Early Sunday morning (or late Saturday night–depending on perspective) police raided the offices and space of the Graduate Students’ Union (GSU) at the University of Toronto. They arrested approximately 70 activists who were billeted there, using the GSU’s pub and small gymnasium as temporary accommodations for the G20 summit protests. Along with the visitors, police arrested Daniel Vandervoot, the GSU’s External Commissioner, and another executive who is as yet unidentified. Thus far they have not yet been released from custody.
The GSU has issued a press release condemning the arrests and they are supported in a similar statement by other student groups and by Canadian Union of Public Employees. This is essentially the same group of organizations that opposed campus closure in the first instance and which defied it by maintaining their own operations to the greatest extent possible.
Anton Neschadim is an Executive-At-Large with the GSU and he has the unenviable task, at present, of fielding inquiries from the media, from university administration, and from distressed friends and family members of those detained. Anton stresses that he was not on site for the arrests and was not responsible for coordinating the billeting of visiting activists, but with the two executives who were responsible still in police custody he was willing to answer some questions for us.
In their press release, the GSU “categorically denies any involvement in any undemocratic activity.” This seems a vague claim, so I asked Anton to clarify. He says “we did not provide the use of our space for any kind of illegal, undemocratic activity.” Although not blind to the possibility that one or more guests of the GSU might have committed some crime during the protests, Anton states that there is currently no evidence of this.
The GSU took steps to acquire signed waivers from all their guests. So there is, somewhere, a reasonable list of who was staying there. Unfortunately police took these documents with them when they raided the space and so that information is unavailable. Anton states that guests of the GSU would have been people from the student movement, and that some collaboration with the Toronto Community Mobilization Network was part of this arrangement.
The worst case scenario, naturally, would be if those responsible for any of the violence in Toronto were using the GSU offices as a staging ground–either as invited guests or else by mingling with them. Clearly police are attempting to convey this idea and raided the space on that theory. They describe “weapons of opportunity” in the form of bricks and sharpened sticks, as well as black clothing found on site. Anton points out, quite rightly, that these objects are fairly ubiquitous. The GSU has sticks for their picketing signs on hand and there are bricks and stones all over the U of T campus. The suggestion that there is something inherently suspicious in owning a black t-shirt is too absurd to even engage with it.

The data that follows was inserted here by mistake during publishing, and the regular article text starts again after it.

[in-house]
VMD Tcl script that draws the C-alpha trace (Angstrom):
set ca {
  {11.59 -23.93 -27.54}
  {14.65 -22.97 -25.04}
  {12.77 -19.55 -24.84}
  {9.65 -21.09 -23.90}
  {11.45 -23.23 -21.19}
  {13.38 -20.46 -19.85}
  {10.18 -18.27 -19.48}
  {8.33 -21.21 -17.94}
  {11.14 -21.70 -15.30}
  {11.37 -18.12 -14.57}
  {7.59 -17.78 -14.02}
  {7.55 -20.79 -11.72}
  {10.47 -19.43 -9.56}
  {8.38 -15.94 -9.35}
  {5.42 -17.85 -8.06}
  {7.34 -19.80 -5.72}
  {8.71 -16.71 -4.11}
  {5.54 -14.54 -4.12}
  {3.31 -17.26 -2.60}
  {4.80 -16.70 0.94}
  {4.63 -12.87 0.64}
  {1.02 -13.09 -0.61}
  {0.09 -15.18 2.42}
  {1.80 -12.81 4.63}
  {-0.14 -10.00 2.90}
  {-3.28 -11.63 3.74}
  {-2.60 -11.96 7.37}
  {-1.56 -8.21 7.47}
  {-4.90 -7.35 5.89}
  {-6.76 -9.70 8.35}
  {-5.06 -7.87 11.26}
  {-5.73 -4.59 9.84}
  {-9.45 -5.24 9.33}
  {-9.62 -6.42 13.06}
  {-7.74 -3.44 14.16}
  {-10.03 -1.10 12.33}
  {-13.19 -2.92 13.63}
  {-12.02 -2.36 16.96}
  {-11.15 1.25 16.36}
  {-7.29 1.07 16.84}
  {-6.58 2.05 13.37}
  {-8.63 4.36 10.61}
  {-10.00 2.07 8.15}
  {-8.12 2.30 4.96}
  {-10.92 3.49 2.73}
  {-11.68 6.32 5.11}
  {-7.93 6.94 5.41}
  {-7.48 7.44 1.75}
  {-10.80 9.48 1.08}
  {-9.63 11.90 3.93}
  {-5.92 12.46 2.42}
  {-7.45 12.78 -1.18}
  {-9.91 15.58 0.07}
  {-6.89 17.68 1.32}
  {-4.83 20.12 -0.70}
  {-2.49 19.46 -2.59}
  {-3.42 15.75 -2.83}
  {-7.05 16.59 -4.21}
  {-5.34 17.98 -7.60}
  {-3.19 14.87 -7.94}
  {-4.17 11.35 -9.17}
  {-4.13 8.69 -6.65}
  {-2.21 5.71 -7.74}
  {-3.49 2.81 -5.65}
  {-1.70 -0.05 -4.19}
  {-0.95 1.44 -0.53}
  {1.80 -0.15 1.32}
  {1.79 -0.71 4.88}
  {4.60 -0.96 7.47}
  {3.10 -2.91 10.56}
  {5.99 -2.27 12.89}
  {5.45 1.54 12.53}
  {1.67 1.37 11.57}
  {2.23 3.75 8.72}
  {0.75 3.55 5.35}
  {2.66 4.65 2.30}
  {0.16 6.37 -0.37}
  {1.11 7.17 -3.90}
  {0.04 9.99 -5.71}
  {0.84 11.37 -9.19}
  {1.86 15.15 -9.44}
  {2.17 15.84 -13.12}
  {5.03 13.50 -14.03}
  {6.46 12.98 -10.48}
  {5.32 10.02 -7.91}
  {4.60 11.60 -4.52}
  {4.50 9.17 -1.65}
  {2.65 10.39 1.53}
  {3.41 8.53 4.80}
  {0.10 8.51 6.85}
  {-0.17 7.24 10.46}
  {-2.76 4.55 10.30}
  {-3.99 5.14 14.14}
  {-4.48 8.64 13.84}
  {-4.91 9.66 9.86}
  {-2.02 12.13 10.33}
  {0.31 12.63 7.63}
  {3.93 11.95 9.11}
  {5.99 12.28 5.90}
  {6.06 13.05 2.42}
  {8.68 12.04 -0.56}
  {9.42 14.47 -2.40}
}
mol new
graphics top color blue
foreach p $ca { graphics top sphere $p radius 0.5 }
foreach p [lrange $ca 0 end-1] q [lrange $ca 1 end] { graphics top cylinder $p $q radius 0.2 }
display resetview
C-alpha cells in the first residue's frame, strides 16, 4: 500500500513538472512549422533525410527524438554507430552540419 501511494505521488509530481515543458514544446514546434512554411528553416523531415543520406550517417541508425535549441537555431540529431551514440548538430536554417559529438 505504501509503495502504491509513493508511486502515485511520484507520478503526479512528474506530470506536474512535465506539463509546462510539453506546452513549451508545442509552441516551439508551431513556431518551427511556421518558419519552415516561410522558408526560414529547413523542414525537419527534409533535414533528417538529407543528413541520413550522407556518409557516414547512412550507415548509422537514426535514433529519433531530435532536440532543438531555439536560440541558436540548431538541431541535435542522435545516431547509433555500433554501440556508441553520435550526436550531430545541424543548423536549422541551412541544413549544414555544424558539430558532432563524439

What if, despite all this, one or more GSU guests really are guilty of something violent? Anton confronts this possibility head on. “We’re really not responsible for any individual’s actions. Steps were taken but we’re not police. The type of accommodation we provided was for allies and friendly individuals and organizations that we commonly work with.” He likens the GSU’s relationship to their guests as similar to that of any hotel or hostel. And while that may be a little disingenuous it does raise an interesting point. Everyone from outside Toronto who was here this past weekend was surely staying somewhere. Are the friends and family members of every outside visitor made personally responsible for their actions simply by giving them a place to sleep?
To their credit, the university administration seems to be adopting a “wait and see” approach to these arrests, and is not willing to condemn the GSU simply for hosting guests in its space. While understandably very concerned, Anton reports that the university is still “gathering facts and information around what happened” and is in close communication with the GSU. Anton also states that the university was informed the GSU would be billeting people, as it has done in the past for similar events and occasions.
Looking at the arrests as an outside observer, it’s hard to agree with demands that “all arrested activists be released.” No one is currently in a position to know what charges may be laid against the guests of the GSU, and it may indeed be the case that someone was involved in genuinely criminal acts. But it’s also obvious that even if this were true, it would be only a few out of the 70 or so arrested on site who fall into this category. Most (if not all) were simply in the wrong place, at the wrong time, yet for the right reasons.
It may fly in the face of the “arrest ’em all!” mentality that has pervaded the media in wake of some truly regrettable violence on the streets of Toronto, but the mass arrests at the GSU offices should be a reminder to everyone that Canadian law does not promote guilt by association. While the GSU may have been inviting problems by hosting friends and like-minded activists for this event, they hardly become guilty by extension even if someone did something criminal and stupid elsewhere in the city that day, and neither do the other activists who were arrested on site with them. As more news develops around these arrests, it should prompt some tough questions about just how much freedom we are willing to surrender in the name of security.
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